I love road trips. I have gone cross-country four times now from New York to California. Usually I have taken Interstate 80.I have had a chance to see parts of the United States that perhaps not many New Yorkers have seen. As a matter of fact, and I will have slept at least one I only have eight states left before being able to say I have slept in all 50 states in the US (along with the territories of Puerto Rico, Virgin Islands and the commonwealth of DC). While, I prefer in some abstract way international travel because it allows the cross-cultural psychologist in me to learn about “foreign” norms I really do appreciate within-country travel as well. The United States is very diverse in its geographies and norms despite the large export of shows like Friends and Jersey Shore (where in Japan it is called “Macaroni Rascal”) that tend to showcase the northeast.
As part of my business travel, I tend to concentrate on travel in the deep south-which I absolutely love. See I am a foodie and I love, love love peach pie, key lime pie, fried chicken, gumbo, catfish and ribs. One of the best ribs I have ever had was at a place called Agnes and Muriels where I could get coca-cola ribs and red velvet cake; along with a yummy southern peach cocktail. That is my definition of heaven. Viva the south!
Anyway, I have been to every deep south state but I am contemplating a winter road down south, perhaps all the way down to Key West. Although, we may concentrate on the states of Tennessee, North Carolina and Alabama. See there is this supposedly awesome place called the Unclaimed Baggage Center in Scottsboro, Alabama where they sell off items that travelers never claimed: so, it sells the unclaimed luggage across the various airlines. First off, I hardly ever check luggage. As a frequent flier I know better. If I have to change flights I get a leg up but not having any luggage. I will wear two sets of clothes before I check luggage. Although, occasionally it is necessary to check luggage (i.e. traveling to japan with a three year old). My fear is that my luggage will somehow end up at a store such as Unclaimed baggage Center. Yet, said store still holds some appeal to a frequent flier such as myself. The appeal lies in the potential stories one can weave around the items. Why was someone carrying a chicken head costume; what happened to the person who lost the crutches or what was the saddle for?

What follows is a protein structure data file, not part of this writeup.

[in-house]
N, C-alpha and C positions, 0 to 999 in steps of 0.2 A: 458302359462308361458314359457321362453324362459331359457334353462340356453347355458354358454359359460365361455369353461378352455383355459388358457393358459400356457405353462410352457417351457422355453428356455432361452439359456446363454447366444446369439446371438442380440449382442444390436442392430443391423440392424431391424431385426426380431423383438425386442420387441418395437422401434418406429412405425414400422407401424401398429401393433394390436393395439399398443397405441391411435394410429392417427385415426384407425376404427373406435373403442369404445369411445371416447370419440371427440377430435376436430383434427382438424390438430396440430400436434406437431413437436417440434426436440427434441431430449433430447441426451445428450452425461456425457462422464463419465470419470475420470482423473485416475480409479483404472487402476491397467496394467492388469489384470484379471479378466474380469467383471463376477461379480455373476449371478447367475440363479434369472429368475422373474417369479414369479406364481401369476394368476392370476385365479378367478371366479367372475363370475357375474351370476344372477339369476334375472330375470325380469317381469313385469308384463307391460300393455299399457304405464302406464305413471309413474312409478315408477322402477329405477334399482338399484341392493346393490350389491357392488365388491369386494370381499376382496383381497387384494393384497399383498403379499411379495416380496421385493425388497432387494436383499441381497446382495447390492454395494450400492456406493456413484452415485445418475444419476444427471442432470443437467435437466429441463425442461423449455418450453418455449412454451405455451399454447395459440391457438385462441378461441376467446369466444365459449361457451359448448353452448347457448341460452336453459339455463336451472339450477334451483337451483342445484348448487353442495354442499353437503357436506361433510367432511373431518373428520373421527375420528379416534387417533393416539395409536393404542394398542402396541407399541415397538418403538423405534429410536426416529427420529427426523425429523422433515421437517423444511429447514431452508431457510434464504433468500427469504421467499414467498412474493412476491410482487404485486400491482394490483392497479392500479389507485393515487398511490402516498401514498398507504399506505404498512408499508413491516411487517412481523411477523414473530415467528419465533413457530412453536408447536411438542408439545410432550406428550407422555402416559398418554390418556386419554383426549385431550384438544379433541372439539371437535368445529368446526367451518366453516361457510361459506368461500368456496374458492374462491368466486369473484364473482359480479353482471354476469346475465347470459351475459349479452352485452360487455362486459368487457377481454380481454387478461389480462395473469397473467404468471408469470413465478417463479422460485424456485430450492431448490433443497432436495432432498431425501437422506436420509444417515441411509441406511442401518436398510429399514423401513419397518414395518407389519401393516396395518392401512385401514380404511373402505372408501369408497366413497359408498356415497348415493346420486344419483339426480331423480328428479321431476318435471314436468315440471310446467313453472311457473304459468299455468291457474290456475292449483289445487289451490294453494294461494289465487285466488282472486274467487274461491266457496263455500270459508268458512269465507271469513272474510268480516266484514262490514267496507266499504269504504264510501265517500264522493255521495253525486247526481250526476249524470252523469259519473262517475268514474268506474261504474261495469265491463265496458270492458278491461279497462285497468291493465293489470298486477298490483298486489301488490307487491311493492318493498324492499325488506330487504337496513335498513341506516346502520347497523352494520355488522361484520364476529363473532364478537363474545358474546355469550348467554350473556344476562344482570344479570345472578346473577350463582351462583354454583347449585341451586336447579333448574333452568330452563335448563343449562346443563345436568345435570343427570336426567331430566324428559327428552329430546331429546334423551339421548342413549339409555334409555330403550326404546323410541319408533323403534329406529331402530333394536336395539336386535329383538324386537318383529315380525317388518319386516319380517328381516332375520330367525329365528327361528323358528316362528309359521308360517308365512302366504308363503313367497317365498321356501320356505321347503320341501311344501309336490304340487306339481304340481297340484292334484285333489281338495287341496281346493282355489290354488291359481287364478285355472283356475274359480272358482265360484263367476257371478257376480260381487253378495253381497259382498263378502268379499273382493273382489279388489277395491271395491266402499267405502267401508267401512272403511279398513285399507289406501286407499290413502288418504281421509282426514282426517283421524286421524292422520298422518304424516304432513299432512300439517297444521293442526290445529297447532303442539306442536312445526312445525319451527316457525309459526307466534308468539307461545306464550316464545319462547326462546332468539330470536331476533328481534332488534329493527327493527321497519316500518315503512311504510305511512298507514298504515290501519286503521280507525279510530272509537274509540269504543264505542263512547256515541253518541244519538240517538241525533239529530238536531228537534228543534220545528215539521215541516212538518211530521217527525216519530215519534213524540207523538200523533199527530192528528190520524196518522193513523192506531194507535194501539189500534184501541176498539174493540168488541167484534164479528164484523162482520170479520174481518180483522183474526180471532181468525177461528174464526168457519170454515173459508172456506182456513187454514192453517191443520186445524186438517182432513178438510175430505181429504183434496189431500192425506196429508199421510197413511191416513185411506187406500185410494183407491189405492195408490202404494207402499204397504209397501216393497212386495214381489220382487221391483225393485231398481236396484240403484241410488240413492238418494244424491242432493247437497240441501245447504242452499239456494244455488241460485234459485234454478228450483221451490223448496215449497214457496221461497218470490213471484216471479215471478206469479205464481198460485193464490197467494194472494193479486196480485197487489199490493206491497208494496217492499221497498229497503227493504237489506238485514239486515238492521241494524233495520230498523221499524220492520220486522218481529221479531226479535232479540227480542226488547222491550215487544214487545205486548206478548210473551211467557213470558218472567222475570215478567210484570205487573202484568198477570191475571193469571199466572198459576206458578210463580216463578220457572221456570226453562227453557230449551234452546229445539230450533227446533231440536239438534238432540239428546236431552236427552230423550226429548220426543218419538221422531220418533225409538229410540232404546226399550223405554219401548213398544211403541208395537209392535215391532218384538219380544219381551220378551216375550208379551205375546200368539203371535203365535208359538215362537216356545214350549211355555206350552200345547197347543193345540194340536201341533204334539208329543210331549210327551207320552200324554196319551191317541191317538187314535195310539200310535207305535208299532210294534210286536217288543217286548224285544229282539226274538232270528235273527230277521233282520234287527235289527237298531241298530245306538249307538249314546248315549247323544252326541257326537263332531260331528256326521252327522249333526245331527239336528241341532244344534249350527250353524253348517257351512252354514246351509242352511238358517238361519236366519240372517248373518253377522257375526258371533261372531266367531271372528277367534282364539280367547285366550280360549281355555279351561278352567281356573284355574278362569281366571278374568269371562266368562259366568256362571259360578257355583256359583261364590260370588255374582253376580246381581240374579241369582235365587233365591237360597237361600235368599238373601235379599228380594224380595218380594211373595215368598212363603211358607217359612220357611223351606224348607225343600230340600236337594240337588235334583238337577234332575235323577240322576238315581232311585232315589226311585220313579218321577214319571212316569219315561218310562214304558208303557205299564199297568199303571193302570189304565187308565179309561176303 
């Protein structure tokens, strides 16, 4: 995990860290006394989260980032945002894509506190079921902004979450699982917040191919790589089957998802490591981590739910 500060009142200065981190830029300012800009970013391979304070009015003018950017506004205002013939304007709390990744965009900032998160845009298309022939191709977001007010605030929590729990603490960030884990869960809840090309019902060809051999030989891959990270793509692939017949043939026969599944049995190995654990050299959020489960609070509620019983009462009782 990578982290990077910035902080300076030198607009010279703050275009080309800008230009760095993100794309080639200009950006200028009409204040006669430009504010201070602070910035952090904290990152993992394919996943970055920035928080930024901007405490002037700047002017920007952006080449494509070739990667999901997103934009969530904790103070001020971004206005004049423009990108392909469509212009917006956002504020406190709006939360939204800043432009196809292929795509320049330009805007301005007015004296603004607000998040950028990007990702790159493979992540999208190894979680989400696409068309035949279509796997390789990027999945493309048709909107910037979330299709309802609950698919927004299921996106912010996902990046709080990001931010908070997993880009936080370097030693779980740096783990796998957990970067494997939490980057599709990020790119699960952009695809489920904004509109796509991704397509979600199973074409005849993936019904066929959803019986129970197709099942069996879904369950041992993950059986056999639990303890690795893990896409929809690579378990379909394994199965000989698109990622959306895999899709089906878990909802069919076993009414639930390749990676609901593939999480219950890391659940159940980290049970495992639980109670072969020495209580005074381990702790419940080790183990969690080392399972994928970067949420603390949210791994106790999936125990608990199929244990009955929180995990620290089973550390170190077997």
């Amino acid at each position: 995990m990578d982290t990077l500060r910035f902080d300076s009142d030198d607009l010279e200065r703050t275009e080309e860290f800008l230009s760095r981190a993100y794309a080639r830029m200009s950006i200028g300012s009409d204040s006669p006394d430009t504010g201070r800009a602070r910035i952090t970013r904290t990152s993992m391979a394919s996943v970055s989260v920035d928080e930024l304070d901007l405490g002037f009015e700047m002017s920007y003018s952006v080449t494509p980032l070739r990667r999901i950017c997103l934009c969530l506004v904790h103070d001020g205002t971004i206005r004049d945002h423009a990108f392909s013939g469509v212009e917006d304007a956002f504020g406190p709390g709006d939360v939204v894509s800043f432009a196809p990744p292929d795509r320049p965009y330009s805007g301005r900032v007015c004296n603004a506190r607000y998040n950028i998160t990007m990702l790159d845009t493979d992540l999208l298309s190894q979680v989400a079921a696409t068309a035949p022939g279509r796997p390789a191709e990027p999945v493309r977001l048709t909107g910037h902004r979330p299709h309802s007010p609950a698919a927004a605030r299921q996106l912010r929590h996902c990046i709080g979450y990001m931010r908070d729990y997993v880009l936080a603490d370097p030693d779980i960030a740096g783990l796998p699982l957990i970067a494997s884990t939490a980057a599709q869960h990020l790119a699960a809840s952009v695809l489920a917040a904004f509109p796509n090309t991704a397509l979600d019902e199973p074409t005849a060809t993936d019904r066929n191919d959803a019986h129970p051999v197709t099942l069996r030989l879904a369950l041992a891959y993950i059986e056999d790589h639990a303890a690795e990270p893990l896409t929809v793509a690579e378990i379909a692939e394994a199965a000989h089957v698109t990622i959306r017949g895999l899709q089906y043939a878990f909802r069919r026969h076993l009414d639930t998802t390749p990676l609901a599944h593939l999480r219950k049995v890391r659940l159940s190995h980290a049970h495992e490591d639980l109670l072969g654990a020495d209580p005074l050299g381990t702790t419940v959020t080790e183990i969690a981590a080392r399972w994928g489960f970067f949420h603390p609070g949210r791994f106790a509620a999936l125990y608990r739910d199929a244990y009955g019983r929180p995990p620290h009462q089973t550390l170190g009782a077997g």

Shopping at such a store can even become a team building activity for those workplaces that travel more than 30% of the time. From the reviews I have read online, there really are not that many bargains to be had (pricewise) at these unclaimed baggage centers. But it seems fun in the frequent-flier sense. I don’t think one should go wanting to find a bargain on an ipod or a digital camera. The fun of going to such a place is finding an odd dress that could have been someone’s unfortunate bridesmaid dress and trying to tell the story of how they came to lose it? Did they get sick of waiting for the sun to rise and melt the frost since the airline had no de-icing fluid (gee, where did I get that example from) and just runaway? Did the plane land in the wrong city due to severe turbulence and they were too horrified to get back on the plane? The stories one can spin can be emotionally invaluable. What about all the random t-shirts that extoll the greatness of never-heard-of-before cities? Such a collection of t-shirts can be priceless when working out in the hotel gym and you are trying to strike up a random conversation (although I actually do hate talking to people when I work out). In a review of the unclaimed baggage store in Alabama, someone noted that they found an Indian Salwar Kurta suit. Huh? Ok. Sounds cool and could possibly be the starting point of an interesting scary campsite tale.
In a time when we all have such much “baggage” (emotional, psychical) seems kind of cool to rummage through other people’s baggage and not be traumatized or inundated by it. Considering that I am often the go-to person for people’s catharsis sessions, I like the idea of rifling through others people’s lost baggage. Think about that tactic as well, next time you are travelling. Perhaps it’s best to just lose that piece of luggage and never lay claim to what is within and start anew. You may not get a piece of the financial profit but you may just get something better: a cathartic event that didn’t impose on anyone else.
If I go on this roadtrip, I don’t expect to find any real bargains. But instead I expect to be reminded of some of the wackier moments of my travels and hopefully have myself a good laugh. Sometimes, that and a basil lime daiquiri is all you need to get through the day. Give me other people’s low-cost “baggage” (that I don’t have to respond to) on a rainy day.